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Detailed Summary of Case of Rev. Mario Napoleón Sasso, Drawn from Media Coverage and Public Reports

Summary Sources

Sasso began his priesthood in the San Juan archdiocese, where he was diagnosed in the early 1990s as a pedophile. He was sent in 1996 or 1997 to Domus Mariae, a Catholic church-run treatment center for priests with pedophilia and other disorders in the diocese of Zárate-Campana , in the city of Tortuguitas, Buenos Aires province (25 miles northwest of the city of Buenos Aires).

Sasso left the center in 1998 with instructions never to be in the company of children.

In 2001, the Zárate-Campana bishop, Rafael Rey, assigned him to work at San Miguel de La Lonja, an impoverished parish in the city of Pilar, where Sasso was the sole priest and in charge of a community soup kitchen. There he sexually assaulted at least five girls, ages 5 to 12, all from extremely poor families. He would lure the girls into his bedroom with offers of candy and television, and then undress them, grope them, and masturbate in front of them. He threatened the girls to ensure their silence.

In 2003, a 12-year-old girl who frequented the soup kitchen ("dining hall") for meals confided her abuse to Lia López, a woman who worked there. López immediately contacted the diocesan vicar for Pilar, José Ramón de la Villa, who reportedly told Bishop Rey. When neither church official acted to remove Sasso, López and a priest-psychiatrist named Luiz Guzmán went to law enforcement, which on 12/1/2003 issued an order for Sasso's arrest. 

Sasso fled the country, abetted by Rev. de la Villa and his secretary Rev. Gabriel Michelli. Sasso hid for a short while in Paraguay. He was captured in January 2004, when he tried to re-enter Pilar in order to renew his passport so that he could travel overseas. In February 2004, Revs. de la Villa and Michelli were charged with aggravated concealment; they eventually admitted partial guilt and were given probation. Bishop Rey was not charged but reportedly was forced by the Vatican to resign early, at age 72 (mandatory retirement age is 75).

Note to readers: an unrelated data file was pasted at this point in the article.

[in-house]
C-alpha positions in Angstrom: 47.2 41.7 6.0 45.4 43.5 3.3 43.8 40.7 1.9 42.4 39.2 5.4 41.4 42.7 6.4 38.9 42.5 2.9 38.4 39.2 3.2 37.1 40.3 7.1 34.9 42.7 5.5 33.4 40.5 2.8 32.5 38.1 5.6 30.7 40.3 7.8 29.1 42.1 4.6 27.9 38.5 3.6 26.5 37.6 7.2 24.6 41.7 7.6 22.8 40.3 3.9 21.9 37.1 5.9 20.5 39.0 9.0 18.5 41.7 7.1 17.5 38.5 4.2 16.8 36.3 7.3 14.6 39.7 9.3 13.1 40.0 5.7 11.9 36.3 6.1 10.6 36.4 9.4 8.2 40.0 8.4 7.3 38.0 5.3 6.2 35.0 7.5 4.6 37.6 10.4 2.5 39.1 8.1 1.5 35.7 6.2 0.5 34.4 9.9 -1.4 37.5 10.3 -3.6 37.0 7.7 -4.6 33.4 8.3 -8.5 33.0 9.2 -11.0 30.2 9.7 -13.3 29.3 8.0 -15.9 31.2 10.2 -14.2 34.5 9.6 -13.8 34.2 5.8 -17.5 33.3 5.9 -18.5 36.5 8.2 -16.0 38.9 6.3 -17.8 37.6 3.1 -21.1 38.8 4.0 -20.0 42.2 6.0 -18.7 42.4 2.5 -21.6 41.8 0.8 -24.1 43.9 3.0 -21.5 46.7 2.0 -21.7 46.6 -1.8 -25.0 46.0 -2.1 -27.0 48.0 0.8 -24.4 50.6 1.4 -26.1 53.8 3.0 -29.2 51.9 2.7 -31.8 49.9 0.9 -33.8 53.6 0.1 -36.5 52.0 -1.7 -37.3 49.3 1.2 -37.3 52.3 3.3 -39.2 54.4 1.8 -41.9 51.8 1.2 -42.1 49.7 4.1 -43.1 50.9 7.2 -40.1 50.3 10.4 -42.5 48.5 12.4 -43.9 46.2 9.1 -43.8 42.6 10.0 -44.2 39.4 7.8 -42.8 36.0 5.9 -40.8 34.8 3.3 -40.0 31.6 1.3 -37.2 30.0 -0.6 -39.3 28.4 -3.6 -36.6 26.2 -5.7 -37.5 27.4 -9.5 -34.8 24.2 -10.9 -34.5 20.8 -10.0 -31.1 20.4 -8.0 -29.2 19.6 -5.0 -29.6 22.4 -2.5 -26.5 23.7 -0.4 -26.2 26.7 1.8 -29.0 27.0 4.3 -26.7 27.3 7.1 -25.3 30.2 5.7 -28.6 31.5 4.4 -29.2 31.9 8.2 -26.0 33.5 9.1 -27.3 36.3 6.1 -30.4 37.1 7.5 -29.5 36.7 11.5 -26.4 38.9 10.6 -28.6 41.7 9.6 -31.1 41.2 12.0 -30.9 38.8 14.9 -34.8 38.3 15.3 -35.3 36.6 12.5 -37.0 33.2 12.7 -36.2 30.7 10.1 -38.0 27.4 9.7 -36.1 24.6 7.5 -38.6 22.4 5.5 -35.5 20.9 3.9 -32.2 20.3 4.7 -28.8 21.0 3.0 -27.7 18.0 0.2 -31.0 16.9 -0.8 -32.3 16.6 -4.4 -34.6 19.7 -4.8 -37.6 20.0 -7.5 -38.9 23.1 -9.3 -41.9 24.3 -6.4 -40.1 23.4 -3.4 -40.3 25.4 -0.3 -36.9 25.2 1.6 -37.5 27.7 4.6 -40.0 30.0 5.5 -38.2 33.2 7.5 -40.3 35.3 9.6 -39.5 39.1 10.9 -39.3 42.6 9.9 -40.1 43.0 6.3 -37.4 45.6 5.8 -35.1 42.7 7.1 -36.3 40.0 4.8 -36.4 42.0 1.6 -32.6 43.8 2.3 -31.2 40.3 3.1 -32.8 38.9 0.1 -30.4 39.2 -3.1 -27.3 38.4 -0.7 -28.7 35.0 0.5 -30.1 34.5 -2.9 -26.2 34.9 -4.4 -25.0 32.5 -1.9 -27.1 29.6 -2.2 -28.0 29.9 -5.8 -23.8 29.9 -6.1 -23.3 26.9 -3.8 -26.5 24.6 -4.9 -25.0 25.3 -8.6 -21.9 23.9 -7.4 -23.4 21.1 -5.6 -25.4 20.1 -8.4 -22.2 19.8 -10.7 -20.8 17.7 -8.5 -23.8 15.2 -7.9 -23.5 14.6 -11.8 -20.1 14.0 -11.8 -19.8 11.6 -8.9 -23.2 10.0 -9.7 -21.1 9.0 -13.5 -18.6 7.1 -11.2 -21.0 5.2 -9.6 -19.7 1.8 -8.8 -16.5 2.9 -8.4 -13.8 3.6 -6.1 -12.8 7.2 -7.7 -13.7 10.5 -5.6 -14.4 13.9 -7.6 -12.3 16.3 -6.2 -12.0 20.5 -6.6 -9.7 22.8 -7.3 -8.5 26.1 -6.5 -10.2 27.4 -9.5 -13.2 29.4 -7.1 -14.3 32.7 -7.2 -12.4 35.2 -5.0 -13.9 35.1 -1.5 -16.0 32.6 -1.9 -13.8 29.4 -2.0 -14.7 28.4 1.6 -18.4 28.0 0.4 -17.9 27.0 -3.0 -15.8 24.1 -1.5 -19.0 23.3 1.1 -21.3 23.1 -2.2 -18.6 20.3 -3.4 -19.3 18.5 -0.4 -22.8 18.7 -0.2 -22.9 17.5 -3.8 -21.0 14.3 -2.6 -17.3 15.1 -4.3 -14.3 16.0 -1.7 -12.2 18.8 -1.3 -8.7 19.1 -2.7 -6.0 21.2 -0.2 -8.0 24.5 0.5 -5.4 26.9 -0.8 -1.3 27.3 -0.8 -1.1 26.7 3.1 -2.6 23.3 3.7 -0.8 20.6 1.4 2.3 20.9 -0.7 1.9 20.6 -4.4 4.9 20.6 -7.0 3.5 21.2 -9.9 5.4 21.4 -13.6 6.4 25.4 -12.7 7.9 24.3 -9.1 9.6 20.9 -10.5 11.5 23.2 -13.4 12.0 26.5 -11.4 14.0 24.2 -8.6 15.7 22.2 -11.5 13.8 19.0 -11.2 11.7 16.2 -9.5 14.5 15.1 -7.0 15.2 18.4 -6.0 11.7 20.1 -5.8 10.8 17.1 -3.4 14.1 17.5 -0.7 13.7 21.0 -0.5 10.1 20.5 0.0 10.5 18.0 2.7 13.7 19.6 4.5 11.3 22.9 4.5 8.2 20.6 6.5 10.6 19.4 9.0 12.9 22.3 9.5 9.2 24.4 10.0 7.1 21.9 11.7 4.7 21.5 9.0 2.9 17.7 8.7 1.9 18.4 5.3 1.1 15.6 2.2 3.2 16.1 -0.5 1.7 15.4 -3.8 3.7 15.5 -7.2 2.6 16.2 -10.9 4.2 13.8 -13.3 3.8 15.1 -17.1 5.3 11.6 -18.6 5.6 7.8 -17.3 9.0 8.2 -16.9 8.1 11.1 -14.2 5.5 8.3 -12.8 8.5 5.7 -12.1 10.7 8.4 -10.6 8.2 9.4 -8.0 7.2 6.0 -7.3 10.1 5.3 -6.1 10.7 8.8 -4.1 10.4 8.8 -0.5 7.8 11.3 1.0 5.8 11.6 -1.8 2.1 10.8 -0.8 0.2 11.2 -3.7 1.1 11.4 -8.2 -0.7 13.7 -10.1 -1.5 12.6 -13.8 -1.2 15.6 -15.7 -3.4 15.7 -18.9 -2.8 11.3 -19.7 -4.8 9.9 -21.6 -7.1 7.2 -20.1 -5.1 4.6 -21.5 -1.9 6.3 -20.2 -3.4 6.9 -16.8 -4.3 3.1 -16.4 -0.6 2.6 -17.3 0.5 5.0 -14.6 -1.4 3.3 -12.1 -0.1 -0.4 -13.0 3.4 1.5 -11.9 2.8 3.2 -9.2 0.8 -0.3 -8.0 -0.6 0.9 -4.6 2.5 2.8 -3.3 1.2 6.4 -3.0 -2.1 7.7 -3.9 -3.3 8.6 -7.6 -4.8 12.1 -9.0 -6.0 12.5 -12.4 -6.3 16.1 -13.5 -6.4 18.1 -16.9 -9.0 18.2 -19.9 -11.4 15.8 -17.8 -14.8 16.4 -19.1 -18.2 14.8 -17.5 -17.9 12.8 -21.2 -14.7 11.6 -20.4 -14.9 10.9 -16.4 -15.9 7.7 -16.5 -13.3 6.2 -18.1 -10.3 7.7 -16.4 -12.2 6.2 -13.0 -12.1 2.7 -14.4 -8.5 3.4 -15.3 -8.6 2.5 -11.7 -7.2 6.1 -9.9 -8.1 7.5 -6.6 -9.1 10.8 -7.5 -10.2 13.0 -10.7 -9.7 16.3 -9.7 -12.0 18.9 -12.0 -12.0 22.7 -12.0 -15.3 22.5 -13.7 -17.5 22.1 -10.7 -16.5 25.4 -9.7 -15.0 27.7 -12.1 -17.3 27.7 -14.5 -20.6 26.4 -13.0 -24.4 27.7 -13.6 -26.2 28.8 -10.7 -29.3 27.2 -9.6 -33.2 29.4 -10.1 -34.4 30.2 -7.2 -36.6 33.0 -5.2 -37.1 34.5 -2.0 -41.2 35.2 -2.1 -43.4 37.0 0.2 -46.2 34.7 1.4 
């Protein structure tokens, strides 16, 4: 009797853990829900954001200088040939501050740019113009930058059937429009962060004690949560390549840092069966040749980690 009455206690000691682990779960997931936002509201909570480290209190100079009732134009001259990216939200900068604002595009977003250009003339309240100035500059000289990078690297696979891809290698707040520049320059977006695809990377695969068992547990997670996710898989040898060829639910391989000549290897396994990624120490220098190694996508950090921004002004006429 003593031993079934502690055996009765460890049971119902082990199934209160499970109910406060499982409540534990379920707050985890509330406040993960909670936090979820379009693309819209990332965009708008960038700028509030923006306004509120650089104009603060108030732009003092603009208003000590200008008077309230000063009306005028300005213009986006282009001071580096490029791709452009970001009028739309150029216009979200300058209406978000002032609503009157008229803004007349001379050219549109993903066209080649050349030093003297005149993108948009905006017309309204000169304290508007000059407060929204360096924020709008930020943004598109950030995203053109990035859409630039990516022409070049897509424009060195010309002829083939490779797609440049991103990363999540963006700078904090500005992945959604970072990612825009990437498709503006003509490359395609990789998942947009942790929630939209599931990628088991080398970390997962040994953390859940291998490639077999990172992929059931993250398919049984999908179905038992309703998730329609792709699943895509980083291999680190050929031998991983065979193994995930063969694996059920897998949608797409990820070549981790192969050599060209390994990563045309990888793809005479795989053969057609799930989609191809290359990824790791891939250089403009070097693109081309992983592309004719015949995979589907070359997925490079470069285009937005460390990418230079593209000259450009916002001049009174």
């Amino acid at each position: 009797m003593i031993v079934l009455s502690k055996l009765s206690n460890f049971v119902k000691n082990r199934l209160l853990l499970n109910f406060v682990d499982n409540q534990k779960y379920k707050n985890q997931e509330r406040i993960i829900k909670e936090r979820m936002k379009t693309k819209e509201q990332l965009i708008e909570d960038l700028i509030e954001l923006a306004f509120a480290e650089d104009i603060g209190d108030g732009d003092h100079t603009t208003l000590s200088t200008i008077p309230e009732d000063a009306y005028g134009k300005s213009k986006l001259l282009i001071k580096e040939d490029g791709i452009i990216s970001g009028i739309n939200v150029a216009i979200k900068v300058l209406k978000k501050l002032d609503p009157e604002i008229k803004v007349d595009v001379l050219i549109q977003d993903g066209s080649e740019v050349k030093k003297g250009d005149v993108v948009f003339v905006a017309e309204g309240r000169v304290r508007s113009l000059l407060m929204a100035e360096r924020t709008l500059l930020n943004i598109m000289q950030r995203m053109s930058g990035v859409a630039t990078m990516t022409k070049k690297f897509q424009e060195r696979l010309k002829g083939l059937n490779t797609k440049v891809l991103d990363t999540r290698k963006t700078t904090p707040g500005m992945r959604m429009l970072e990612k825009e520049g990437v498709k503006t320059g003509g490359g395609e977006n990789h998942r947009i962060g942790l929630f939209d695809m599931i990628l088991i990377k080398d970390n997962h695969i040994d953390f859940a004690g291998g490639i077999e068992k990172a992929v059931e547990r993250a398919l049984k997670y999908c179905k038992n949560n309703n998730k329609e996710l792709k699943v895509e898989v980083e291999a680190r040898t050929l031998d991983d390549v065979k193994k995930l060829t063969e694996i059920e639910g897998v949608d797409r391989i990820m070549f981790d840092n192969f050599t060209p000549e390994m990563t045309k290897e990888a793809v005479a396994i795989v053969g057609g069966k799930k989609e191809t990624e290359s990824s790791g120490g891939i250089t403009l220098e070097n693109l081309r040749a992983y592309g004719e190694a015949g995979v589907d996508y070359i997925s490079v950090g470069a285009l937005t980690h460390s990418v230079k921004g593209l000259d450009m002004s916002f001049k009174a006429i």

In 2006, as Sasso's case languished and more victims came forward, the families of the young girls requested a meeting with Cardinal Bergoglio of Buenos Aires, who recently had become president of the Argentine bishop's conference. They received no response. 

Sasso was convicted in 2007 of first-degree sexual abuse of minors and was sentenced to 17 years in prison. While in prison, he got married, apparently after being granted voluntary laicization. In 2012, he was allowed a one-day furlough every month.

De la capilla a un calabozo, by Mariana Carbajal, Página/12, 12.02.2003

Priest Accused of Sex Abuse Is Detained: The Victim Would Have Been a 12-Year-Old Girl, Clarín, 1.21.2004 [Translation]; en Español

Investigan a dos sacerdotes por encubrir los abusos de Napoleón, Página/12, 2.09.2004

The House of the Fathers “In Crisis”, by Miguel Jorquera, Página/12, 9.05.2005 [Translation]; en Español

La probation que cayó del cielo, by Horacio Cecchi, Página/12, 10.26.2007

Priest Who Violated Five Girls Is Sentenced to 17 Years in Prison: The Victims Are Between 5 and 12 Years Old, by Georgina Elustondo, Clarín, 11.13.2007 [Translation]; en Español

Point of View: Measures that Come Too Late, by Lucas Guagnini, Clarín, 11.13.2007 [Translation]; en Español

Pedophile Priest: Church Assures that It Already Removed a Bishop -- Repercussions from Mario Sasso’s 17-Year Prison Sentence, by Sergio Rubín, Clarín, 11.14.2007 [Translation]; en Español

Former Pastor Deceased: A Priest with a Controversial and Polemical Image, Pilar de Todos, 2.29.2012 [Translation]; en Español

El cura que no encontró una cura, by Michel Zeghaib, Tiempo de San Juan, 10.13.2012

Ex-Priest, Sentenced for Pedophilia, Is Given Transitory Release, Clarín, 11.06.2012 [Translation]; en Español

Transitory Release Given to Ex-Priest Who Abused Five Girls, Clarín, 11.07.2012 [Translation]; en Español

Pope Francis Was Often Quiet on Argentine Sex Abuse Cases As Archbishop, by Nick Miroff, Washington Post, 3.18.2013

Abuse Victims Want Pope to Open Argentina Files, by Michael Warren, WHBF, 3.19.2013

Hard Questions about Francis in Argentina and a Lesson from Chile, by John L. Allen, National Catholic Reporter, 4.12.2013

 
 


 
 

 

 

 

 

 

 

 

 

 

 

 

 

 




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